This production from the aptly-named Offpiste Theatre opens with a solo young man doing very rigorous what looks like a cross between a gym workout and interpretive dance, to very loud thumping music.
There’s a great deal more of that sort of thing to follow. There is a cast of three; one young man called Alex, the other one called, unsurprisingly, Max; and a young woman, who is not named, who portrays various female characters.
In and among this semi-surreal approach, which includes such things as painting the word ‘laugh’ in large letters on a blank white tabletop (at which nobody does laugh much), and much shouting and energetic physical posturing, we gradually pick out what the piece is trying to say, with the difficulties Alex and Max find from schooldays, university and into the ‘real world’.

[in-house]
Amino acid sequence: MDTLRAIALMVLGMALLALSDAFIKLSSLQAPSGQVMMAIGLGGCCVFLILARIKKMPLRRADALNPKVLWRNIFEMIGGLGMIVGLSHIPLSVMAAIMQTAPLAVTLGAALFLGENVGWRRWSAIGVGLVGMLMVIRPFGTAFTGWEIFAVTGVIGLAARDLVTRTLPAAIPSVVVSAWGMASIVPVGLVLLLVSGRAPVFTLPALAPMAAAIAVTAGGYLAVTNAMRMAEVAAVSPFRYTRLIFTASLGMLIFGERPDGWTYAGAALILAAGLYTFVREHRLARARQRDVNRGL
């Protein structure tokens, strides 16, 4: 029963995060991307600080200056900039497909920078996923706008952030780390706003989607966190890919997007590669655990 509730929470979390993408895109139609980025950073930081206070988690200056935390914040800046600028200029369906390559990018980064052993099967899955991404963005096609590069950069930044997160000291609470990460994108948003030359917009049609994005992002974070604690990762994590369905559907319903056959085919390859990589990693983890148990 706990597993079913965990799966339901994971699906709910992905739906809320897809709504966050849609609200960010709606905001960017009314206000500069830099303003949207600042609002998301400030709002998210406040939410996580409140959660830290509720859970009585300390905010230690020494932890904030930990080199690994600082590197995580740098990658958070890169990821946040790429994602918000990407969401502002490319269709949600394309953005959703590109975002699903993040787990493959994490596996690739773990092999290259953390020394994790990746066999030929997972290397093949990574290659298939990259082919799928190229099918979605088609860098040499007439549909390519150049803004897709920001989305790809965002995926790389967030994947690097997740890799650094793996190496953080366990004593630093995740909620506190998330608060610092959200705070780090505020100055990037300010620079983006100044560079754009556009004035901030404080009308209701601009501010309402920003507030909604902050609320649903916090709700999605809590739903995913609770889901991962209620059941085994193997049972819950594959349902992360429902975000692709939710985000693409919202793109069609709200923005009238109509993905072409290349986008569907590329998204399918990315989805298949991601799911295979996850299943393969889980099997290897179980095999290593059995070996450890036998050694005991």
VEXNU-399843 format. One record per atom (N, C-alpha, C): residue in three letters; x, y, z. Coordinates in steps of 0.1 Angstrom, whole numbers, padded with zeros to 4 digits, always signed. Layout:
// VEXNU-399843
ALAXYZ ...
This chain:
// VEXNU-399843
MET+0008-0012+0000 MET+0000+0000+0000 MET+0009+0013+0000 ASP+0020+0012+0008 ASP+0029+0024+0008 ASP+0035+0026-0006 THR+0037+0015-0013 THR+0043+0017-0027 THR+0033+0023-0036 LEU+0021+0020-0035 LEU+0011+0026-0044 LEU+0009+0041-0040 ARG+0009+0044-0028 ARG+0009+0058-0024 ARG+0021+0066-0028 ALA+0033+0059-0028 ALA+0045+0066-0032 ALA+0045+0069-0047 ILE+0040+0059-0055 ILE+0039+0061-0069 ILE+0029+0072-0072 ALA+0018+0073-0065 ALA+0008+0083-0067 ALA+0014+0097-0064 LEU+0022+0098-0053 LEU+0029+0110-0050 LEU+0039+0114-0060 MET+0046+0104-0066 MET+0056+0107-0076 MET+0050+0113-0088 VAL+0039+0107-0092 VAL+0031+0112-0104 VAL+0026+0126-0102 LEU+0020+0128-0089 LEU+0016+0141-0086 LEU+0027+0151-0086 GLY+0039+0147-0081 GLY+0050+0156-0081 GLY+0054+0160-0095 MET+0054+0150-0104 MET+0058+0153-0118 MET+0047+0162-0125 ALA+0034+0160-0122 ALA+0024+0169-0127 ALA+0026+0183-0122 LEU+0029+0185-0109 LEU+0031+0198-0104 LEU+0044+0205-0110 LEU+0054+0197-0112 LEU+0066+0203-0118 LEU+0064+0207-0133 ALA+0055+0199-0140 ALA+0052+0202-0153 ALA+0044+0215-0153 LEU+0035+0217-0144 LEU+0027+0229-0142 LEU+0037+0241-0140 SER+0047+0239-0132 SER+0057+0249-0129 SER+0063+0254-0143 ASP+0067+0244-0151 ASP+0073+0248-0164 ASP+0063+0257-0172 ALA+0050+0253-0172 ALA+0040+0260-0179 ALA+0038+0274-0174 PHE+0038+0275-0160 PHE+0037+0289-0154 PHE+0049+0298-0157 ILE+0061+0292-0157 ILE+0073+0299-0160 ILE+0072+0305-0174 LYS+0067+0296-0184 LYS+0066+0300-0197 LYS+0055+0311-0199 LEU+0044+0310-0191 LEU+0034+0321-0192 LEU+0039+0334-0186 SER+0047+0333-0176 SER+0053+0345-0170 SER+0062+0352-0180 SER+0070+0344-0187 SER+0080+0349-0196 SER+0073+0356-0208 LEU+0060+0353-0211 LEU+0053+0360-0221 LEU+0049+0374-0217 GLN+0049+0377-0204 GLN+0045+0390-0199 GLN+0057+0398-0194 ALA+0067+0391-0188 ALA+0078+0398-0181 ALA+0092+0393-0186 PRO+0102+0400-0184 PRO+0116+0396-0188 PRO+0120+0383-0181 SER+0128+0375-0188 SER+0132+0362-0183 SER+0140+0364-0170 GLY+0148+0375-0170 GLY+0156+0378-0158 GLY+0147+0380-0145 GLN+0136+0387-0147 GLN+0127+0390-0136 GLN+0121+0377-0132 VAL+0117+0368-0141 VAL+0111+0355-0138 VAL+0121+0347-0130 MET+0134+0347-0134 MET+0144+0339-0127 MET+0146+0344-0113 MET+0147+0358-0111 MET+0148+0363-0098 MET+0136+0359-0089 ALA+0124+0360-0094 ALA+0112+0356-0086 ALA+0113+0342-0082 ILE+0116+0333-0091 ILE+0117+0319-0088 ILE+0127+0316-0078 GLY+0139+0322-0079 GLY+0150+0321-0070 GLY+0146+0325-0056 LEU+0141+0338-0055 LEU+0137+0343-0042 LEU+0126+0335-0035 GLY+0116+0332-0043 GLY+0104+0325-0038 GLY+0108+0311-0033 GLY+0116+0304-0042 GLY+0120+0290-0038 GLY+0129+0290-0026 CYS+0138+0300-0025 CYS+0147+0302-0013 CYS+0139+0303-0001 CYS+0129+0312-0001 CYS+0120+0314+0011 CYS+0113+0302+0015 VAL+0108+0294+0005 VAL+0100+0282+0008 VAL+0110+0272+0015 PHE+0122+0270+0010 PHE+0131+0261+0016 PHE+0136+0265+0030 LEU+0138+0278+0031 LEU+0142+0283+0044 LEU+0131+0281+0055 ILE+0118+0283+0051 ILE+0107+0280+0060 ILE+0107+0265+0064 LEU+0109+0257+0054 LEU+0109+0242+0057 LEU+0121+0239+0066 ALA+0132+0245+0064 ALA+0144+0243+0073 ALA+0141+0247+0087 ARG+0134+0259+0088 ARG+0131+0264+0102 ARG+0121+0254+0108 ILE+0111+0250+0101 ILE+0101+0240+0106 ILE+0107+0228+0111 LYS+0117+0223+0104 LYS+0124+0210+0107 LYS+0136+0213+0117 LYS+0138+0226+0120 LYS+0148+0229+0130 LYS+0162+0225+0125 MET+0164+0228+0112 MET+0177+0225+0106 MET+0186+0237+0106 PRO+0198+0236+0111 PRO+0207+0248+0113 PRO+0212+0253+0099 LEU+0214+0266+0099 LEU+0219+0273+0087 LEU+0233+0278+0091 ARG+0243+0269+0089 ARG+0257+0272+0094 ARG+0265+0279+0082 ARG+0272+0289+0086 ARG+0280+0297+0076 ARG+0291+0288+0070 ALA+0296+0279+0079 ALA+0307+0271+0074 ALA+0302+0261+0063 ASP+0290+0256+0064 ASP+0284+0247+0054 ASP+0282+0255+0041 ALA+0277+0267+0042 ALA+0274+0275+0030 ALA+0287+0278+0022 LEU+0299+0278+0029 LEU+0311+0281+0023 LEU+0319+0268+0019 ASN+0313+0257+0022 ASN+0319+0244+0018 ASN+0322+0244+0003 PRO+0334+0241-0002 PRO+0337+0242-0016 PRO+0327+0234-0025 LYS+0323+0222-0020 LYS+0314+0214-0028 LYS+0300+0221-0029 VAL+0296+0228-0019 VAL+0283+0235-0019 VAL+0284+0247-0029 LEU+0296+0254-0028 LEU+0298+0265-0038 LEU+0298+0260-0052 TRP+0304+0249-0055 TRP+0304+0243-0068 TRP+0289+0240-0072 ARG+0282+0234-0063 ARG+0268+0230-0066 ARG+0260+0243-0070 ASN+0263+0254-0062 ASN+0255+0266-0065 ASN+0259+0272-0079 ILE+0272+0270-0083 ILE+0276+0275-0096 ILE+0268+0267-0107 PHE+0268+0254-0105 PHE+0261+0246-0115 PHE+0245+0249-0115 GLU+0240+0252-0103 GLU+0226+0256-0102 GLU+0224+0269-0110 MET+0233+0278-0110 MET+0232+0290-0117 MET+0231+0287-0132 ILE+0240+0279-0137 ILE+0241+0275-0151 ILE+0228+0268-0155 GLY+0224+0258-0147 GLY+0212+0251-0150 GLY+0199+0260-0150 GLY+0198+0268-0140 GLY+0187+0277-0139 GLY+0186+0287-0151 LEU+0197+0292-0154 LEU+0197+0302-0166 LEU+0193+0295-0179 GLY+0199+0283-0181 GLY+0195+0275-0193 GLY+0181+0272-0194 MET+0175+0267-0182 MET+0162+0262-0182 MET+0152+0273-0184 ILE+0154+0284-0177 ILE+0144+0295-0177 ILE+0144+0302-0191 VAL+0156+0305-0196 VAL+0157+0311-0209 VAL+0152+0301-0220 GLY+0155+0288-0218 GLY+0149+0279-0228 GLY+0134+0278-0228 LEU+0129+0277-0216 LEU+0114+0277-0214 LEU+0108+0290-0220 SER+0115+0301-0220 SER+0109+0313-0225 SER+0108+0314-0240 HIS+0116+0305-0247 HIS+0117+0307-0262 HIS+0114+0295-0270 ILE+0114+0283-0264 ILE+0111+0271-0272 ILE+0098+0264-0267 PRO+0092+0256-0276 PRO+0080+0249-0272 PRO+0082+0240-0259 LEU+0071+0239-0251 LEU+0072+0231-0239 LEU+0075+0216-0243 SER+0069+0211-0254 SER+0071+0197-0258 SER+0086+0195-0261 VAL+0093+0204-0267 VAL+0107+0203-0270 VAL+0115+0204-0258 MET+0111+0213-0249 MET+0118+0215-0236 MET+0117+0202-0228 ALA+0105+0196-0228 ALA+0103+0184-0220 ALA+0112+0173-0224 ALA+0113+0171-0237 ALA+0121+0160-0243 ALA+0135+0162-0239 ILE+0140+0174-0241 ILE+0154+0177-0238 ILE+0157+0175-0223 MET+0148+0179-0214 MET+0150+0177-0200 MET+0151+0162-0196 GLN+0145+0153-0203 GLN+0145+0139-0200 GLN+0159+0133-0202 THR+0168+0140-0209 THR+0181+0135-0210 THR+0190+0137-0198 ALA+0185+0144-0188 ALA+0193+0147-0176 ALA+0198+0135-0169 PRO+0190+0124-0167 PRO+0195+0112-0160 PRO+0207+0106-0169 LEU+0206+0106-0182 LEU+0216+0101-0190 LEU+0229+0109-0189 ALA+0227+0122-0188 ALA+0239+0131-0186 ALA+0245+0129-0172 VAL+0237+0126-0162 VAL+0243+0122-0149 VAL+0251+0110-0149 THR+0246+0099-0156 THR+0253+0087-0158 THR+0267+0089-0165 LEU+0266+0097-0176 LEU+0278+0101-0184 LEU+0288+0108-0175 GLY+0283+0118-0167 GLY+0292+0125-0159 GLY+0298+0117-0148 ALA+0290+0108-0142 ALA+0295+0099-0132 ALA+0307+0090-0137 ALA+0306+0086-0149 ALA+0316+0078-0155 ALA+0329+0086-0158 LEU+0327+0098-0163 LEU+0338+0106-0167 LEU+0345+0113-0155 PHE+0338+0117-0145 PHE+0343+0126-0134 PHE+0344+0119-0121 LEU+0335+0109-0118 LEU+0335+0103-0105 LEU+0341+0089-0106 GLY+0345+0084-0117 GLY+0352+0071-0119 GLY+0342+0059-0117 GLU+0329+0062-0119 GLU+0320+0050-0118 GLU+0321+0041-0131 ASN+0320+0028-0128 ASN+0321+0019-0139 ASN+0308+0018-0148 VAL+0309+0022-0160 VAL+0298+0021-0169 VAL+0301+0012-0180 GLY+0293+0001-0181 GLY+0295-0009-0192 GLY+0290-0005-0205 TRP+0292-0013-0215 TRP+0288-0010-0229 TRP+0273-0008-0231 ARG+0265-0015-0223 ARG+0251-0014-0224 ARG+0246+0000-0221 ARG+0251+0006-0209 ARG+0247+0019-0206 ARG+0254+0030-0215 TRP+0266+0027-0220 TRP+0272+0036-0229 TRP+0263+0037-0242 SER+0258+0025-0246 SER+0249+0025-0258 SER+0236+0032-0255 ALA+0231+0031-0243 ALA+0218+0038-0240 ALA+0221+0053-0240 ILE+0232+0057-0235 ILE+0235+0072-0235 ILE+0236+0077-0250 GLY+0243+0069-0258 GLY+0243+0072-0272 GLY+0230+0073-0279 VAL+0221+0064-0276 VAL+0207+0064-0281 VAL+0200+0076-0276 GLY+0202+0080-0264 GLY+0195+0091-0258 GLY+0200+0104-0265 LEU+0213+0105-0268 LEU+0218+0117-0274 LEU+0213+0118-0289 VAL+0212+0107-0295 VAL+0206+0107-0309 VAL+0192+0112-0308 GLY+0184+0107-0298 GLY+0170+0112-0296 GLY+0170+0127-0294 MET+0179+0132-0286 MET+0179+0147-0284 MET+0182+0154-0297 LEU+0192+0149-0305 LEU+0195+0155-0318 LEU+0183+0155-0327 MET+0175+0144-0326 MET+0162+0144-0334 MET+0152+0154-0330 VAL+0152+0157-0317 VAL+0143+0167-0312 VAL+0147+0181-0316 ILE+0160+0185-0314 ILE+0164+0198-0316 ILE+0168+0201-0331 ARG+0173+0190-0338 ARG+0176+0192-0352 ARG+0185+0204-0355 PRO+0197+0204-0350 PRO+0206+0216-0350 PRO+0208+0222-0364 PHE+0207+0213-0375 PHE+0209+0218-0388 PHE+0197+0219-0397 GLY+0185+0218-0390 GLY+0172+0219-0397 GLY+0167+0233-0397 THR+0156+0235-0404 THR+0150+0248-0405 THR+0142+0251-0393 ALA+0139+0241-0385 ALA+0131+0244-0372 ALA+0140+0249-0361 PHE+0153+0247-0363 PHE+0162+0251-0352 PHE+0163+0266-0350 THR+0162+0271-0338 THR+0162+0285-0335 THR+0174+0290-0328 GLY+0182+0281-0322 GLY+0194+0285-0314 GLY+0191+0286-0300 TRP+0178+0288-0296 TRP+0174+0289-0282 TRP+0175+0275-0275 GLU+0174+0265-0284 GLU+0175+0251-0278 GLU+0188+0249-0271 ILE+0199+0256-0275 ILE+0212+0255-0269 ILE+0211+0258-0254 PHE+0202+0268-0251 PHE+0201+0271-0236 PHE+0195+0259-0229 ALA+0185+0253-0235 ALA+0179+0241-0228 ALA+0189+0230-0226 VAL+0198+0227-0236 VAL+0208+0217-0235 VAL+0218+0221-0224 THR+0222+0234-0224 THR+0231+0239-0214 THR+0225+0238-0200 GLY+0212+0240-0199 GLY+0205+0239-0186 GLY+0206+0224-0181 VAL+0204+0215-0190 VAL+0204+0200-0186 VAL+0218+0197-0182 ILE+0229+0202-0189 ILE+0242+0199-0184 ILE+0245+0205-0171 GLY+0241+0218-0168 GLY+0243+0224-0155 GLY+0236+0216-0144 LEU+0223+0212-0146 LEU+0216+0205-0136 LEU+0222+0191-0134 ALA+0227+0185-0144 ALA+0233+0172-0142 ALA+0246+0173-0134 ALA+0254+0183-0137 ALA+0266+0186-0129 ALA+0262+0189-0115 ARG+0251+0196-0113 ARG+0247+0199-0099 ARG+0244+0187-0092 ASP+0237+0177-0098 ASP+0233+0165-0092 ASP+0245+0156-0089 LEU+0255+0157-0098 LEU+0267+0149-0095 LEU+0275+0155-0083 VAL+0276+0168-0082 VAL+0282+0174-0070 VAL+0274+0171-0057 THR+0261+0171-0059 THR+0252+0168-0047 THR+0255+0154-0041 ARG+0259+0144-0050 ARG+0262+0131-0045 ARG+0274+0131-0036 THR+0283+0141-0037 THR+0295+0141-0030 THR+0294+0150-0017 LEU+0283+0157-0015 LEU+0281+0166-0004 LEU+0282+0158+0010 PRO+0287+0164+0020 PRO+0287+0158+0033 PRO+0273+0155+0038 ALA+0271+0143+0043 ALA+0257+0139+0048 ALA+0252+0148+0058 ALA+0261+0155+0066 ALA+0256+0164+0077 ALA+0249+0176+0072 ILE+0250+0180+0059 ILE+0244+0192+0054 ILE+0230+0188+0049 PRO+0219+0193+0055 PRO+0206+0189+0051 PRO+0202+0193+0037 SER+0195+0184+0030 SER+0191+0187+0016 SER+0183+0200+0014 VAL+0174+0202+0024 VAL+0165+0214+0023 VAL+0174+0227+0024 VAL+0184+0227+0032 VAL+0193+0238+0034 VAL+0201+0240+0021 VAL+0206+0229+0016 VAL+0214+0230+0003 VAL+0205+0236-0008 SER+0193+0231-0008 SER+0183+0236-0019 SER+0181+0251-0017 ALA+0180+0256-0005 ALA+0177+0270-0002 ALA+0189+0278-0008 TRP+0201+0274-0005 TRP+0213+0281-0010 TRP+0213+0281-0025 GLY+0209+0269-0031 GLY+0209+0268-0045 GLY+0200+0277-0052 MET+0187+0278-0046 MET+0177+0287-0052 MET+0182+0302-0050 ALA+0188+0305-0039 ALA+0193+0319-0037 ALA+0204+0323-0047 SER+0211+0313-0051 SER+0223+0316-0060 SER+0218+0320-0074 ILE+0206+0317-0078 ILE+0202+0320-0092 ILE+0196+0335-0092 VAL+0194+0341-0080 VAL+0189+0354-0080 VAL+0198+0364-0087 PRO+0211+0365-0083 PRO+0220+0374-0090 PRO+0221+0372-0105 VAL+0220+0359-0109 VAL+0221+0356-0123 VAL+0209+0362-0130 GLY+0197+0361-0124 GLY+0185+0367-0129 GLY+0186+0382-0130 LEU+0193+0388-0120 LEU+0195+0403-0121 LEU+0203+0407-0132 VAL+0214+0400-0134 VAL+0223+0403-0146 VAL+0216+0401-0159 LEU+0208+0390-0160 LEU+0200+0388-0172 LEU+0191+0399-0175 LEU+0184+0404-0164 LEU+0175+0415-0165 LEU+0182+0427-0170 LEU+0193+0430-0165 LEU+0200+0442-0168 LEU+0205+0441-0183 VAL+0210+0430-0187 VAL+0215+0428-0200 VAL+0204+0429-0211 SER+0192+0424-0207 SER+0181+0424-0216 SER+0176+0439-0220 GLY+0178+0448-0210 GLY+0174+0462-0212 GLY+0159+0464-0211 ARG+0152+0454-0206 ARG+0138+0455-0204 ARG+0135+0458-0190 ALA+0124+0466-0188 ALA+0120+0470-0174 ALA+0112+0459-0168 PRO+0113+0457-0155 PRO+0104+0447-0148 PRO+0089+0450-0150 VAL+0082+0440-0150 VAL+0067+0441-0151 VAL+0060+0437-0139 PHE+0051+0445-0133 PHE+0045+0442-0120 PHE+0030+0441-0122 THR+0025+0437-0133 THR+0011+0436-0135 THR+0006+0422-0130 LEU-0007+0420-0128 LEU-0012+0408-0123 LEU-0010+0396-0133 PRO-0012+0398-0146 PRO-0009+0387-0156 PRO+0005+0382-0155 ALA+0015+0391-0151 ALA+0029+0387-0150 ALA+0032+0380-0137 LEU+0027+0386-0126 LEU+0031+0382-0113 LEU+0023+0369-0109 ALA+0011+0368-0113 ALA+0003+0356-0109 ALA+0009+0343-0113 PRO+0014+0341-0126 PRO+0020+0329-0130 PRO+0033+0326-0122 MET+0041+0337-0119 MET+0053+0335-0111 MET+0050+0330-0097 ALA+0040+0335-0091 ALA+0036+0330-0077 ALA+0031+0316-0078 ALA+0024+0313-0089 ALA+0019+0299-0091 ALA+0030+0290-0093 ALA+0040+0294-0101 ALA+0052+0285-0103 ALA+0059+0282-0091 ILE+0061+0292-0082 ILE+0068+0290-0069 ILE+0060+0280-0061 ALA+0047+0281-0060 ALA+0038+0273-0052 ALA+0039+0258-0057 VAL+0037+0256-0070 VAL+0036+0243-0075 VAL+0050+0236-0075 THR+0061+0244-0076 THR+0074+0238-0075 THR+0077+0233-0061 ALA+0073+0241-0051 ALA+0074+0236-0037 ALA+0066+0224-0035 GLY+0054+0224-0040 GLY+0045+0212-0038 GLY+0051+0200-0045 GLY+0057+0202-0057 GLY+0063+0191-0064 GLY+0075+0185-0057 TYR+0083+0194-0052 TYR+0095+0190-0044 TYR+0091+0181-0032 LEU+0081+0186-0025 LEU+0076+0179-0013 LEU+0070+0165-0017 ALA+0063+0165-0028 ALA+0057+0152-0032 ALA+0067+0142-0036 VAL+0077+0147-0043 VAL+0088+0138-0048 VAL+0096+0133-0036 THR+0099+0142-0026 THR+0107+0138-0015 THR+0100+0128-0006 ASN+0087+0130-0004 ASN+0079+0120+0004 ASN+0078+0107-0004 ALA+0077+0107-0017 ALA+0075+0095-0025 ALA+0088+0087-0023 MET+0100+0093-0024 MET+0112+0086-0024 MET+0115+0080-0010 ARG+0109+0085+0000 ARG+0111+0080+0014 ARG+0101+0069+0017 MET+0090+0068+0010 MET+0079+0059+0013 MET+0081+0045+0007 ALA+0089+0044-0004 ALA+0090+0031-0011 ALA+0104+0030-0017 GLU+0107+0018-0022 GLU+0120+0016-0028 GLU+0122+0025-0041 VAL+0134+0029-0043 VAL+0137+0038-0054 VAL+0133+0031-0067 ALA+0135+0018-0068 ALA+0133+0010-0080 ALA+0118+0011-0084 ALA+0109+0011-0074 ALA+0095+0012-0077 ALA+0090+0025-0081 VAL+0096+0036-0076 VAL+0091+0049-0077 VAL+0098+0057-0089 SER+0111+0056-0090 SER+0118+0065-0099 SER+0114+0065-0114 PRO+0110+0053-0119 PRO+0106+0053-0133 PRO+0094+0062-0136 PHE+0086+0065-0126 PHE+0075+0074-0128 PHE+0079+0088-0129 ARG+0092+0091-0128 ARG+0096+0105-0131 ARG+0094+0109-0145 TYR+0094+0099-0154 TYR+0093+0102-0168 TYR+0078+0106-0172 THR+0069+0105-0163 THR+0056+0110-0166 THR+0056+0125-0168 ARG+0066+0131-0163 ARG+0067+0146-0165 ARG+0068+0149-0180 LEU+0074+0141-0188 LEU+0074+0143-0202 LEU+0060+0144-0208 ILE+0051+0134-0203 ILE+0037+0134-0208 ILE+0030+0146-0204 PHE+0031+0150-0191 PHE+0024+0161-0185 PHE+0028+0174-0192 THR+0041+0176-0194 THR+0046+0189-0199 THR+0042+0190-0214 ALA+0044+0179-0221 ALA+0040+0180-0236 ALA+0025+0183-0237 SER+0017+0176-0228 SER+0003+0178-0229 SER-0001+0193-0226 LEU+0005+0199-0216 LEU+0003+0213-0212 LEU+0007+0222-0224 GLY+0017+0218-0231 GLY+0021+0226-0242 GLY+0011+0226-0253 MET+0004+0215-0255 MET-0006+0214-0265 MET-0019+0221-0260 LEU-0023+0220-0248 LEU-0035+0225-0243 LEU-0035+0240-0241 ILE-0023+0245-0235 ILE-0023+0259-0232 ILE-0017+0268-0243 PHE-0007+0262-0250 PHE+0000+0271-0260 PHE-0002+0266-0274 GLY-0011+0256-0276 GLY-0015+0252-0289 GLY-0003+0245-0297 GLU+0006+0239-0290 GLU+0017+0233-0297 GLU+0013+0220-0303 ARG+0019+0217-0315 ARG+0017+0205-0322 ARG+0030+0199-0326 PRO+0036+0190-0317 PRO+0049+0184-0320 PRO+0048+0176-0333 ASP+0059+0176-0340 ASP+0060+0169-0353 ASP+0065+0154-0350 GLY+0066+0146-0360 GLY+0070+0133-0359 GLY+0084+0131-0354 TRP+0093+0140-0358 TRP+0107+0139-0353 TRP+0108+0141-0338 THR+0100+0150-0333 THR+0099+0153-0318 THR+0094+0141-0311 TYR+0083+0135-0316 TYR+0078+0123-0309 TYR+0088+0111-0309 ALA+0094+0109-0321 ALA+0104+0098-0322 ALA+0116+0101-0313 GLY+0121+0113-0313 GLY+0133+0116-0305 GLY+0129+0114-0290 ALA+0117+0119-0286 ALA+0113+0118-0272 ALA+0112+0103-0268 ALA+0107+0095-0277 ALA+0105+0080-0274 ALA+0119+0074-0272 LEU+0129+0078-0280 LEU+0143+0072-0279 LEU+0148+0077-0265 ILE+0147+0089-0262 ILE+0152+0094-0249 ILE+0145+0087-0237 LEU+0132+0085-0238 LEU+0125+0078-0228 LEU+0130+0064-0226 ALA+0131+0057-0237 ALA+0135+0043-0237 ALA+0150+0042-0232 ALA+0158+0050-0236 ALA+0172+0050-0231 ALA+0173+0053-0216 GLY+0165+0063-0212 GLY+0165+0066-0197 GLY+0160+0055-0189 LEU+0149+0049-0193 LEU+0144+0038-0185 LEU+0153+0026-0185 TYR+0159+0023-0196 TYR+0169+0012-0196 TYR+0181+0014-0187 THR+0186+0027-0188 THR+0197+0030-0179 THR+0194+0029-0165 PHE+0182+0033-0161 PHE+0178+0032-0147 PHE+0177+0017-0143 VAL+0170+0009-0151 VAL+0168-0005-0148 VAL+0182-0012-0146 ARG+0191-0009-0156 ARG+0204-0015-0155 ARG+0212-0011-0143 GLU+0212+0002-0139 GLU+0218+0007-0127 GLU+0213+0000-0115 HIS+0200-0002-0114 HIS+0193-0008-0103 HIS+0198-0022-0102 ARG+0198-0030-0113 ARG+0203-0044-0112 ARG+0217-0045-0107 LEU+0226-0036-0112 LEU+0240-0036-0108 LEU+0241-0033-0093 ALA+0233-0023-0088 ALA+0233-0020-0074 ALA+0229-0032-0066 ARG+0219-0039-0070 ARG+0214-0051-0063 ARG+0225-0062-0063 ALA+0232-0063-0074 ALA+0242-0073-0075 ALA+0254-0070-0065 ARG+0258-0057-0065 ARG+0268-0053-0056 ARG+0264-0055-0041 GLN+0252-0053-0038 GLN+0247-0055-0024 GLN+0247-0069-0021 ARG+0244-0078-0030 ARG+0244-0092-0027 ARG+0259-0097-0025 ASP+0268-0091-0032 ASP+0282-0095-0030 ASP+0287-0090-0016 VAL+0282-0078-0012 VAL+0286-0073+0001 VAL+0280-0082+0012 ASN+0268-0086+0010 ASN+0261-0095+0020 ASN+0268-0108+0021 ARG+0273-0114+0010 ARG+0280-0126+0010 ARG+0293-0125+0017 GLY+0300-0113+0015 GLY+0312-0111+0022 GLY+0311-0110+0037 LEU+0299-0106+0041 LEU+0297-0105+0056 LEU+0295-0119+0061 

There is a rant against the soullessness of repetitive office work; there’s a well-expressed feminist monologue on the effects of sexual abuse; there’s an amusing vignette of what going to the barber’s means to men, and a final violent trashing of the whole set as the precursor to the sad end of Max and the poignancy of that.
All this in and among a sort of Dadaist ballet, which sometimes illustrates and sometimes confuses the thread of the story. Very striking, somewhat unsettling, and very definitely off-piste.
_ _ _ _ _ _ _ _ _ _ _ _
Reviewer: John Christopher Wood | Star rating: ***
Our Mate, Max was presented by OffPiste Theatre at the Rondo Theatre in Bath.